We asked our reader panel what they thought about agents eating at their desks. Here is what they said.
Some managers think it won’t be an issue if you trust your agents to act like adults…
If it can be done without mess or upsetting the customer… Why not?
Treat your agents as adults until they prove otherwise. This approach should help you improve agent engagement.
And if eating at desks can be done without mess and without customers hearing crunching and munching in their ears, why not?
However, if it impacts the customer experience, it needs to be rescinded. Letting agents know that this is the plan in advance can ensure that they have the right attitude to it from the start.
With thanks to Sean McIver
It isn’t really a problem if agents keep their desks tidy
I think agents should be allowed to eat at their desks, so long as their workstations are kept neat and tidy.
They should just be careful not to eat when they have a client on the other end of the line. That is basic telephone etiquette.
With thanks to Nonhlanhla Nancy Nkosi
It’s fine as long as lids are kept on all liquids
We allow food at the stations, as long as it doesn’t become an issue.
Our main rule is that all liquids need to have a lid, so they are spill-proof.
With thanks to Chad Kaiser
A blanket ban sends a subliminal message that you don’t trust your agents
When we introduce rules like this for the contact centre – that apply nowhere else in the business – we send a subliminal message to contact centre staff that they are not trusted.
Policies like this do little to enhance the general perception of contact centres or the way that agents see themselves.
The only rules should be about not talking to customers with your mouth full – not blanket bans that forbid the consumption of food.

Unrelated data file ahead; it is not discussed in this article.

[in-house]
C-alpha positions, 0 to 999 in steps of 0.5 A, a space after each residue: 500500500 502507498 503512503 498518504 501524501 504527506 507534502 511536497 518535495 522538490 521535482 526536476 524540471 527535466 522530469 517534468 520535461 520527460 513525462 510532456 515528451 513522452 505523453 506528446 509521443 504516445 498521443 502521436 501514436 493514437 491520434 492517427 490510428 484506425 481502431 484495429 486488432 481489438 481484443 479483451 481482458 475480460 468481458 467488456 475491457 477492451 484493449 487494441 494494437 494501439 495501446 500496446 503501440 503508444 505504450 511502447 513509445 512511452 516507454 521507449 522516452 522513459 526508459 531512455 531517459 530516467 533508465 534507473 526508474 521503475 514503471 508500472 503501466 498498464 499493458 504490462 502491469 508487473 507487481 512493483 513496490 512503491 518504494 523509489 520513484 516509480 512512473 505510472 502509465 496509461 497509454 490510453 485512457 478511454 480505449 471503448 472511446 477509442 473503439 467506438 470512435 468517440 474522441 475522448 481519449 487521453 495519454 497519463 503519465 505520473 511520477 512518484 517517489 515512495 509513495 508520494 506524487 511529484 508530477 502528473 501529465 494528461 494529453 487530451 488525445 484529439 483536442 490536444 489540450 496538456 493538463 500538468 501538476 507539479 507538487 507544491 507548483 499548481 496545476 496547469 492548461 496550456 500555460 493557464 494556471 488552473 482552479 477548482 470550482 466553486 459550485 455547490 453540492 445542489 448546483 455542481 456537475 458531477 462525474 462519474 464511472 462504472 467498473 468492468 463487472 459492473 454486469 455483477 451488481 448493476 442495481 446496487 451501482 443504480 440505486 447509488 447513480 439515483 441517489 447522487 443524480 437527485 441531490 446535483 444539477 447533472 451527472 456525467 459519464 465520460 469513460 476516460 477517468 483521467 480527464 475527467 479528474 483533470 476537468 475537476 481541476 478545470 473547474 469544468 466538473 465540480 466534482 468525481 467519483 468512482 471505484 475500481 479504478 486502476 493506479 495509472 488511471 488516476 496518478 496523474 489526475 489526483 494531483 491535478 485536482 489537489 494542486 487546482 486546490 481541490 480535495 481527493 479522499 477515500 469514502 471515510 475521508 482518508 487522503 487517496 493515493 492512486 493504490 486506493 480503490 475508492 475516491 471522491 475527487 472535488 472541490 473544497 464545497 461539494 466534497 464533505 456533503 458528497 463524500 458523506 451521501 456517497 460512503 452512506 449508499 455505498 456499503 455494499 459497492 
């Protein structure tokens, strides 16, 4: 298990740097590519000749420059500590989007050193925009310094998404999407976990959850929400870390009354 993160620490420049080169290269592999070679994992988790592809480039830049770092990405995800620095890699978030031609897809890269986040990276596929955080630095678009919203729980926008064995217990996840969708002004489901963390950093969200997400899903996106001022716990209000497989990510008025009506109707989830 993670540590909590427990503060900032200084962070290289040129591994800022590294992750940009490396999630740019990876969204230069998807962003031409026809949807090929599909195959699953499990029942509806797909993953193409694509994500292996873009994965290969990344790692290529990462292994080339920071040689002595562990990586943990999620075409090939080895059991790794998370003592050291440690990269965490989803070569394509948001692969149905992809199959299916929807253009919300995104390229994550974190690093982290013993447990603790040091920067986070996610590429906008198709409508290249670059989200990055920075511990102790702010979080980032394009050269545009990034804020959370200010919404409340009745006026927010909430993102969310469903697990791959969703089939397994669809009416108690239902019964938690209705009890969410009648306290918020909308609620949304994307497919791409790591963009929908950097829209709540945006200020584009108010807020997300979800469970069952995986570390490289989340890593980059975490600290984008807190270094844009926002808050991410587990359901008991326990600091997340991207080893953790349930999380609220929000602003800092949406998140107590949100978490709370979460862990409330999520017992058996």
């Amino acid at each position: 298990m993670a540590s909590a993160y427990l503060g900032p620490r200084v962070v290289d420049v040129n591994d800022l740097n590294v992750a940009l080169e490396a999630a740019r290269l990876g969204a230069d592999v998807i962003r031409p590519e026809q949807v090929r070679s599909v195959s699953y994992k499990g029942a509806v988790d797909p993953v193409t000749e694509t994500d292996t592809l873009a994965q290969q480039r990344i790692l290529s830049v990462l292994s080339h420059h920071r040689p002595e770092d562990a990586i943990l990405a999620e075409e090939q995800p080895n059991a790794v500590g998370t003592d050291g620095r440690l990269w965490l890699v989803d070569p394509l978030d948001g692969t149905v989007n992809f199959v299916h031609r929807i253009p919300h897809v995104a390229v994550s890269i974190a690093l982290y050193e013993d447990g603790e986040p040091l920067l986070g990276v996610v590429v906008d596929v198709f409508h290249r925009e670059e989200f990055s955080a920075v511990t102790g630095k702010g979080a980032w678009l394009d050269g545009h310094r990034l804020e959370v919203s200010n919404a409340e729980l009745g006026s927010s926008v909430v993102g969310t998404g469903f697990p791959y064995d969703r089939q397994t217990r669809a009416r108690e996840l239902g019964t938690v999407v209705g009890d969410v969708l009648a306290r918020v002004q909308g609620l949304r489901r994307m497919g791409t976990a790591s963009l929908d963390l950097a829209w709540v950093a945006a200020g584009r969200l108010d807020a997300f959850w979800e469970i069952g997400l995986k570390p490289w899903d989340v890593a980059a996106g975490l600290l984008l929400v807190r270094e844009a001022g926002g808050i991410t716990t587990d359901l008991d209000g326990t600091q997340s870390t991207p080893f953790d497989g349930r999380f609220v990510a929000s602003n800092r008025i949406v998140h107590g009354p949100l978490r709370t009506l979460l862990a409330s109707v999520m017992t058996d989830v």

With thanks to Christian Trotter
They trusted us to behave like adults and it wasn’t an issue
The contact centre I worked in allowed food to be eaten while agents were on the phones – they even went so far as to hand round sweets and cake on ‘Sugar Friday’.
I remember just being careful to take small bites so that I could easily swallow when a call came through. Everyone else seemed to take a similar approach and I don’t remember anyone being disciplined for chomping in the middle of a call… They trusted us to act like adults, while enjoying the odd bit of cake during a shift, and it worked.
With thanks to Megan Jones
Good health is also important
There are a lot of businesses that provide free fruit regularly.
This is encouraged to be eaten at desks as part of a healthy drive.
With thanks to Sean McIver
We allow it during lunchtime but not between calls
We allow it during lunchtime, but not between calls.
This causes no issues for us.
With thanks to Lynda Ross-Mckay
Agents can eat at their desks if they are on ‘not ready’
We allow our agents to have food at their desk, but they can only eat if they switch to ‘not ready’.
This approach has increased employee satisfaction and, to date, none of our agents have been caught talking and eating simultaneously.
With thanks to Siddharth Dixit
It depends on how tidy people are
It all depends upon how neat and tidy people are.
Some people need to eat regularly to stay energised, and so want to eat biscuits and snacks between calls.
But, for me, the priority has to be keeping the workstations neat and tidy.
With thanks to Taj Shaikh
You should allow it if you don’t provide an alternative location for eating
A company building that has no alternative location for everyone on break to each lunch should allow it – without restriction on hot or smelly foods.
However, every office should take the need for such area into account as they expand.
With thanks to Steve Moses
Over-regulation of such things causes high rates of churn
You need to treat your staff as adults.
There can be a tendency in some contact centres to over-regulate the environment. I honestly believe this is one of the reasons for the high rates of churn we see in some parts of the sector.
As long as expectations about treating workstations and customers with respect are made clear, I would suggest a pragmatic approach.
With thanks to Greg Suligowski
Crisps can be eaten but only on celebration days
On a day-to-day basis, agents should not be allowed to eat food at their desks.
However, during festivals or reward days, some dry food items like crisps should be allowed for the feel-good factor it brings.
Before this can happen, team leaders should brief all agents about the importance of maintaining cleanliness to avoid smell and pest issues.
With thanks to Bikash Shaw